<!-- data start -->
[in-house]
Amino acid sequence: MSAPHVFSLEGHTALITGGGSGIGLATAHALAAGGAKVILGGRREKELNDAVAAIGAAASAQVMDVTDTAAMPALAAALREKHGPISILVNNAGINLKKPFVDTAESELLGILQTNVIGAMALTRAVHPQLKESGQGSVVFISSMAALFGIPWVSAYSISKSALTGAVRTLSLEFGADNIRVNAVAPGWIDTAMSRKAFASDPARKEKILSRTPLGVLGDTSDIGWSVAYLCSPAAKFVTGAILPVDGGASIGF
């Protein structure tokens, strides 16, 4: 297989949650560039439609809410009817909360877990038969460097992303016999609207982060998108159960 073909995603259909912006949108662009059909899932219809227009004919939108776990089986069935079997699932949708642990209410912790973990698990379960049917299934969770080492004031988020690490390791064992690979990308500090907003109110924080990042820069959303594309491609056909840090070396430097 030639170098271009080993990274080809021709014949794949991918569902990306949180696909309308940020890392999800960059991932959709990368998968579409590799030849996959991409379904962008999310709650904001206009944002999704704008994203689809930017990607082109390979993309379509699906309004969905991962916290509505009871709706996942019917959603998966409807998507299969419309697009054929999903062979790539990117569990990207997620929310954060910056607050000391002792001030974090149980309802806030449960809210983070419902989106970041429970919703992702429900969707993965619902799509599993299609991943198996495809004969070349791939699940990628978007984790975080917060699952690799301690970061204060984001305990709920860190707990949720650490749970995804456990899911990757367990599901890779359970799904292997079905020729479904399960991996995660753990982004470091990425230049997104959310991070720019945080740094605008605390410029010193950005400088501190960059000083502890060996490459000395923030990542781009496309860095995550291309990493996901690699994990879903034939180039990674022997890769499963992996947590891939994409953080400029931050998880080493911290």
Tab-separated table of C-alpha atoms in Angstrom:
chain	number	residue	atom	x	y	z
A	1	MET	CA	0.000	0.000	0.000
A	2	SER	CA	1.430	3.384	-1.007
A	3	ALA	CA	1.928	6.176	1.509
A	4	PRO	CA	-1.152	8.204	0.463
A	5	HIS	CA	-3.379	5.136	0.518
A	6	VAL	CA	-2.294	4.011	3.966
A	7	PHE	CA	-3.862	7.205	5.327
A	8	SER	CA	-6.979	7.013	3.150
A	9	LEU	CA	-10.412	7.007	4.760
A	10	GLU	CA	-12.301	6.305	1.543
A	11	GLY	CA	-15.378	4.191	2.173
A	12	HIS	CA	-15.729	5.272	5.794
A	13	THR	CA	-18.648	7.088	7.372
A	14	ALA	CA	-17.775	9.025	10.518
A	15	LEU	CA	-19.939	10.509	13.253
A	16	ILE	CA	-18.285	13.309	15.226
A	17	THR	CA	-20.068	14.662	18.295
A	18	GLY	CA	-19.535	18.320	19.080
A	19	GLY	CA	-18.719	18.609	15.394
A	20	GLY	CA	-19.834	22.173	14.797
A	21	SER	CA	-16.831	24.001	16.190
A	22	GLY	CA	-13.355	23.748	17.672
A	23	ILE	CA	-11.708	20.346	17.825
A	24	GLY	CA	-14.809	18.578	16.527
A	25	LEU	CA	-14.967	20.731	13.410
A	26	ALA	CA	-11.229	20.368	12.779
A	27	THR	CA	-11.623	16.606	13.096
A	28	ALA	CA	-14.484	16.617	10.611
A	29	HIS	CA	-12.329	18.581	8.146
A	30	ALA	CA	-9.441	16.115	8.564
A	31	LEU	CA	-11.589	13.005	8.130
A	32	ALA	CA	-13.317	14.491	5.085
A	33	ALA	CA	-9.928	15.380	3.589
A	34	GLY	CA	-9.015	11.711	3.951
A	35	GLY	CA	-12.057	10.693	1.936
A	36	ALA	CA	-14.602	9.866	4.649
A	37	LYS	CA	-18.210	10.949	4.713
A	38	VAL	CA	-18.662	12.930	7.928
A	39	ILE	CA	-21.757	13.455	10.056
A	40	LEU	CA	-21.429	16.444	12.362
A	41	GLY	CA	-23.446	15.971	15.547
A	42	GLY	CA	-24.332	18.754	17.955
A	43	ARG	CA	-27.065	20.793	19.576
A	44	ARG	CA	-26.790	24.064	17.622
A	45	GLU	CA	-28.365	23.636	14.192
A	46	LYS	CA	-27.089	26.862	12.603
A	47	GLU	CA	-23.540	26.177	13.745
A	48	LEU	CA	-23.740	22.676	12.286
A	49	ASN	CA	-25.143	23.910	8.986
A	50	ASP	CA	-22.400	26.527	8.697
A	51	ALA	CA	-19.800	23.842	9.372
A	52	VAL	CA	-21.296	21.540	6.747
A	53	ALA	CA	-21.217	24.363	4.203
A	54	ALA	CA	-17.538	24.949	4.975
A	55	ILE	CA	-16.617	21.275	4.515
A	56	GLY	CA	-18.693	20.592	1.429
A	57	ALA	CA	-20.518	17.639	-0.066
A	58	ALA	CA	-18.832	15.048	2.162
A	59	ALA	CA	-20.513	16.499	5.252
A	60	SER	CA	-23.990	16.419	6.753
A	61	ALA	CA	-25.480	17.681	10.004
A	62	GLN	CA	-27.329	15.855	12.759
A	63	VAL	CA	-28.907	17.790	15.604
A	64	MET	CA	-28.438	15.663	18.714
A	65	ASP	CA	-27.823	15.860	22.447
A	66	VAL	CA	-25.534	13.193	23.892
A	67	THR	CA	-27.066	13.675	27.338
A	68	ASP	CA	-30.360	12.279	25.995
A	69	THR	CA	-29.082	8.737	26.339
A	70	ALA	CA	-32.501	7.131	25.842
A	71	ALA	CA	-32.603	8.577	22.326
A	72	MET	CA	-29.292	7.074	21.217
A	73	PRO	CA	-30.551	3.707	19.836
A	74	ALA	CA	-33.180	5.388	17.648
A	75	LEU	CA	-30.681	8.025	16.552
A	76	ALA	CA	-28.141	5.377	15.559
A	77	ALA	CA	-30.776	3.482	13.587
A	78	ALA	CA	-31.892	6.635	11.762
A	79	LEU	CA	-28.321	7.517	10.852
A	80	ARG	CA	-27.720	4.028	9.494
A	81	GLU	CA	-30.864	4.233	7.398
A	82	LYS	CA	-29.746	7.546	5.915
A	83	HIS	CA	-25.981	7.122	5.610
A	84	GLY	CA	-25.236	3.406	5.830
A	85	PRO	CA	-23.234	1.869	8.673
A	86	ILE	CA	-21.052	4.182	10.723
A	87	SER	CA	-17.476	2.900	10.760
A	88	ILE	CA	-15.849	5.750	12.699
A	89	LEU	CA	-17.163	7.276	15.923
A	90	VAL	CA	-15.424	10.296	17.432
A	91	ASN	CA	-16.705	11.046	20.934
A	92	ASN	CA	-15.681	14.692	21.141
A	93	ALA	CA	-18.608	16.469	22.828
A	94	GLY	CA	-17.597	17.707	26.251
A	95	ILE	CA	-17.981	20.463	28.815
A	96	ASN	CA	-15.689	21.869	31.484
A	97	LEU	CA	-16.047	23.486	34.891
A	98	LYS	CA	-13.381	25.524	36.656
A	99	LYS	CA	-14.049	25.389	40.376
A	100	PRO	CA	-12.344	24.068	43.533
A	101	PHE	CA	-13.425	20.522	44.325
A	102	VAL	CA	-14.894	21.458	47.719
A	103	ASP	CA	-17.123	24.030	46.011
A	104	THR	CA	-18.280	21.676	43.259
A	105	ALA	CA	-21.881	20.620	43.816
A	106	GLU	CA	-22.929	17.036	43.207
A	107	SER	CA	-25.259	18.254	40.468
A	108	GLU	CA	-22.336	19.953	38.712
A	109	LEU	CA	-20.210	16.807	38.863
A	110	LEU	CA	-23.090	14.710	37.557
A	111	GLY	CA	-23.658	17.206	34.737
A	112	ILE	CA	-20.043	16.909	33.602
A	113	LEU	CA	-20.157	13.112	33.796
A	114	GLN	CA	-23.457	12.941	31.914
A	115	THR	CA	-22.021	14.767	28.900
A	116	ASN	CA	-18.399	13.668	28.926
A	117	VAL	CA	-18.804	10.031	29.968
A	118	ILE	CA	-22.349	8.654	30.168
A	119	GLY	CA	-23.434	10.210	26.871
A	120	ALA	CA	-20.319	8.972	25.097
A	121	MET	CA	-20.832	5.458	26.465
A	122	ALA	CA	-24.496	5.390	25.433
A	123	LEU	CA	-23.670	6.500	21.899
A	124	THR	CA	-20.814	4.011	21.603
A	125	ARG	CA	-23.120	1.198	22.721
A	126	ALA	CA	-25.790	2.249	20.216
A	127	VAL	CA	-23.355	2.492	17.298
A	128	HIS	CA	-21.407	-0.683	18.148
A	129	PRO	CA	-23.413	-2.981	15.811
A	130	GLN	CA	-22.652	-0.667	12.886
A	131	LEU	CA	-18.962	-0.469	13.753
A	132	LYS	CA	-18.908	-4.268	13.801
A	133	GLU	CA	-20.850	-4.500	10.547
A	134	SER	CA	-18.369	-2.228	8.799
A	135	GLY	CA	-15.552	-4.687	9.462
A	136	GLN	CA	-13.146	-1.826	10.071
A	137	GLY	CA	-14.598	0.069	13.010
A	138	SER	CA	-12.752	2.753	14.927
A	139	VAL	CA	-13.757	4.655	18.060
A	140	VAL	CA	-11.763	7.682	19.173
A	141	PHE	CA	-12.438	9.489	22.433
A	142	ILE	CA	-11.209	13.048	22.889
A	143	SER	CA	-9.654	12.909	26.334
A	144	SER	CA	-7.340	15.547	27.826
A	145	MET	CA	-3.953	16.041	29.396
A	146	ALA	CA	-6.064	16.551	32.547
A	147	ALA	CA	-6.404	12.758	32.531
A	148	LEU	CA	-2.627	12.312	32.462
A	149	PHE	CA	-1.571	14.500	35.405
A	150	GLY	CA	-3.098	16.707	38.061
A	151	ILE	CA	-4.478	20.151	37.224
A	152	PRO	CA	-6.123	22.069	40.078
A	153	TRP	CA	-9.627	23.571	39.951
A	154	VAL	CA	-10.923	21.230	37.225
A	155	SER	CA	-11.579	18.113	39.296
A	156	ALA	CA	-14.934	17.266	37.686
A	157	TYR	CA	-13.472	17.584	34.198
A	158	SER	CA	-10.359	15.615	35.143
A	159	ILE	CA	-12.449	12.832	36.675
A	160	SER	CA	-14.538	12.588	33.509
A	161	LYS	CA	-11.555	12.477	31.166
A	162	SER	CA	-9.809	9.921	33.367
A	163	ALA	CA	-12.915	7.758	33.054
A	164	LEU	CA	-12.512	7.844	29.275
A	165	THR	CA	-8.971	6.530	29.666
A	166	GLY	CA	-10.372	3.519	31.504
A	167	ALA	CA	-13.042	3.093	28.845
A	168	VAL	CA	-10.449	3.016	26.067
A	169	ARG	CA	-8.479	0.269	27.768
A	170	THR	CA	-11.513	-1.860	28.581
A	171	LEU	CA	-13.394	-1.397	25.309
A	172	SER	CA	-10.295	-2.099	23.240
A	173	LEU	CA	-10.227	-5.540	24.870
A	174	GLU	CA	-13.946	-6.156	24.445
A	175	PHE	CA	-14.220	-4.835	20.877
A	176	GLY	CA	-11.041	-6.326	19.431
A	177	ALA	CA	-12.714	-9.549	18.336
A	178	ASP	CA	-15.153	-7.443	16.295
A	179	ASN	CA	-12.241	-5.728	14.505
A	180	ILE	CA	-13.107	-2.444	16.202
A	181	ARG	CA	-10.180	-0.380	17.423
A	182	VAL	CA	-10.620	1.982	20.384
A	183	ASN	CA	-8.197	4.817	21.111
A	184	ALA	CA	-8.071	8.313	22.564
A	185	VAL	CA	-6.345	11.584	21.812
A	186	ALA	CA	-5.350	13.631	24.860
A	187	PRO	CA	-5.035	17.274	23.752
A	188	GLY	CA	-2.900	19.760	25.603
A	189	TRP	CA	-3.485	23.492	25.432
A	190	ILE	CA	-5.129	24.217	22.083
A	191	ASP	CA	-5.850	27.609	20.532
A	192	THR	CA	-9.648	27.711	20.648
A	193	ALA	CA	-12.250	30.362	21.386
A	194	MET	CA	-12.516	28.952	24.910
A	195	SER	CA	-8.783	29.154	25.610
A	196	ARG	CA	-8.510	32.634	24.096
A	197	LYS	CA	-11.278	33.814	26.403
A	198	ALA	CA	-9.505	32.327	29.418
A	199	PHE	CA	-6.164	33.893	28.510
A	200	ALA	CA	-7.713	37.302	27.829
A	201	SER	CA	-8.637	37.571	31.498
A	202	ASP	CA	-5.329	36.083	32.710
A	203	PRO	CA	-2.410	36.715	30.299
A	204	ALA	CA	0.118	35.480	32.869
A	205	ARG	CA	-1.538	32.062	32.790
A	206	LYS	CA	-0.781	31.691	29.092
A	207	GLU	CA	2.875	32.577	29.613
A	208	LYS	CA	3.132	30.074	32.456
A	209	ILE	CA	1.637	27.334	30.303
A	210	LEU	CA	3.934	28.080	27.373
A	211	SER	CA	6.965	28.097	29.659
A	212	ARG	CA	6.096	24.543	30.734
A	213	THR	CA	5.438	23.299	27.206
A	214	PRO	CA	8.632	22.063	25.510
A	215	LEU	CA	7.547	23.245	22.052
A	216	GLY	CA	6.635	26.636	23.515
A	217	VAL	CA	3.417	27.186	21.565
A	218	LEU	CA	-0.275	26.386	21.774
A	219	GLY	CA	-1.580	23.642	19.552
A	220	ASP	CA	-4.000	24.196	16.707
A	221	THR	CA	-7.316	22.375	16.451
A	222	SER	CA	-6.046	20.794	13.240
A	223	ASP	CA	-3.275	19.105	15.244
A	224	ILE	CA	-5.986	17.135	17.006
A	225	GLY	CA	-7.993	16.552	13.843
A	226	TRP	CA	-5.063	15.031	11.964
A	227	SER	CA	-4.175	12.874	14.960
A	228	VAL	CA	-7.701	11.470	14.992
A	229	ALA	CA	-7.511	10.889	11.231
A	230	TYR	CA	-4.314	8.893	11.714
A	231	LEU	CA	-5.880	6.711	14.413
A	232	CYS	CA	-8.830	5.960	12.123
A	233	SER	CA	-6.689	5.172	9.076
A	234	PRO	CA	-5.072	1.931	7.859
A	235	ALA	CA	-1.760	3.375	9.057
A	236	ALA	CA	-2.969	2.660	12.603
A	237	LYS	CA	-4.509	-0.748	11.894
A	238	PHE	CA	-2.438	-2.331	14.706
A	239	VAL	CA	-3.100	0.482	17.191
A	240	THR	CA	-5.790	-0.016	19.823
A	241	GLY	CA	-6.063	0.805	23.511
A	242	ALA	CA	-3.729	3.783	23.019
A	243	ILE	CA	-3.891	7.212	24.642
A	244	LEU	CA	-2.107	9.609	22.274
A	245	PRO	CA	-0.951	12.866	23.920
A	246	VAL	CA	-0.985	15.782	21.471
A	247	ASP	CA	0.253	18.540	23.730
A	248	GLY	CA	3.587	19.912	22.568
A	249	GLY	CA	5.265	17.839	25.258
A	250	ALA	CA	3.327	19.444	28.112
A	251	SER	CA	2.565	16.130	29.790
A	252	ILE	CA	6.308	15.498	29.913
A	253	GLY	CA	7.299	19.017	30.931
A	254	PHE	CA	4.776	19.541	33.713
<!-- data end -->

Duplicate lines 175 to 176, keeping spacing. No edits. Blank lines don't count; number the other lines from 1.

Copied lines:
A	170	THR	CA	-11.513	-1.860	28.581
A	171	LEU	CA	-13.394	-1.397	25.309